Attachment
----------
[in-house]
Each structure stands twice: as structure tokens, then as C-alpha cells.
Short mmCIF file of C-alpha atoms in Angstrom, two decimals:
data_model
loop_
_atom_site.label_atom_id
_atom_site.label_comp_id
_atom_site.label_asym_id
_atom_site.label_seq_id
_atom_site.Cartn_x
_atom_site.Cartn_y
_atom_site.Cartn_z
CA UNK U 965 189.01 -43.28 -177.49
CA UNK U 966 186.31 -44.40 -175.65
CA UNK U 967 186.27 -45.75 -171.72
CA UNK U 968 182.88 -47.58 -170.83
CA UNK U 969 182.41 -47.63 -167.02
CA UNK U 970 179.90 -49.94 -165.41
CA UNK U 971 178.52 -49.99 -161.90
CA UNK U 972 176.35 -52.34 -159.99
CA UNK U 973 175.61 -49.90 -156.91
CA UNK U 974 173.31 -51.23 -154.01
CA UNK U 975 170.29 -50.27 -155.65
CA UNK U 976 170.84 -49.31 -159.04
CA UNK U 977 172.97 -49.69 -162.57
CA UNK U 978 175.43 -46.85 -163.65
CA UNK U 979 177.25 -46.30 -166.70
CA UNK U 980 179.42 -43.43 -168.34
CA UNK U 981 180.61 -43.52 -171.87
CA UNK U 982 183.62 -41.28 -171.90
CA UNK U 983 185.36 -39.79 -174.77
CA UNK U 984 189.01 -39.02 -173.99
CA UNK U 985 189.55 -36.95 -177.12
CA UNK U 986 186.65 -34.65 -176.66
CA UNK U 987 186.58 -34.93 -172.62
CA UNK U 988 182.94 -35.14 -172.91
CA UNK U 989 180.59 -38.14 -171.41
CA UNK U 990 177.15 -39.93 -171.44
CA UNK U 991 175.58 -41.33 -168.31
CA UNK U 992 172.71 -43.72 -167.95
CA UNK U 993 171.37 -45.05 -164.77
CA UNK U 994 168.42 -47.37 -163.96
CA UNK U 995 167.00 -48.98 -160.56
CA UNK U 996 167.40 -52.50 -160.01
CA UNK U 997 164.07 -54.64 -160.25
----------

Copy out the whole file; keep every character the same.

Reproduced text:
[in-house]
Each structure stands twice: as structure tokens, then as C-alpha cells.
Short mmCIF file of C-alpha atoms in Angstrom, two decimals:
data_model
loop_
_atom_site.label_atom_id
_atom_site.label_comp_id
_atom_site.label_asym_id
_atom_site.label_seq_id
_atom_site.Cartn_x
_atom_site.Cartn_y
_atom_site.Cartn_z
CA UNK U 965 189.01 -43.28 -177.49
CA UNK U 966 186.31 -44.40 -175.65
CA UNK U 967 186.27 -45.75 -171.72
CA UNK U 968 182.88 -47.58 -170.83
CA UNK U 969 182.41 -47.63 -167.02
CA UNK U 970 179.90 -49.94 -165.41
CA UNK U 971 178.52 -49.99 -161.90
CA UNK U 972 176.35 -52.34 -159.99
CA UNK U 973 175.61 -49.90 -156.91
CA UNK U 974 173.31 -51.23 -154.01
CA UNK U 975 170.29 -50.27 -155.65
CA UNK U 976 170.84 -49.31 -159.04
CA UNK U 977 172.97 -49.69 -162.57
CA UNK U 978 175.43 -46.85 -163.65
CA UNK U 979 177.25 -46.30 -166.70
CA UNK U 980 179.42 -43.43 -168.34
CA UNK U 981 180.61 -43.52 -171.87
CA UNK U 982 183.62 -41.28 -171.90
CA UNK U 983 185.36 -39.79 -174.77
CA UNK U 984 189.01 -39.02 -173.99
CA UNK U 985 189.55 -36.95 -177.12
CA UNK U 986 186.65 -34.65 -176.66
CA UNK U 987 186.58 -34.93 -172.62
CA UNK U 988 182.94 -35.14 -172.91
CA UNK U 989 180.59 -38.14 -171.41
CA UNK U 990 177.15 -39.93 -171.44
CA UNK U 991 175.58 -41.33 -168.31
CA UNK U 992 172.71 -43.72 -167.95
CA UNK U 993 171.37 -45.05 -164.77
CA UNK U 994 168.42 -47.37 -163.96
CA UNK U 995 167.00 -48.98 -160.56
CA UNK U 996 167.40 -52.50 -160.01
CA UNK U 997 164.07 -54.64 -160.25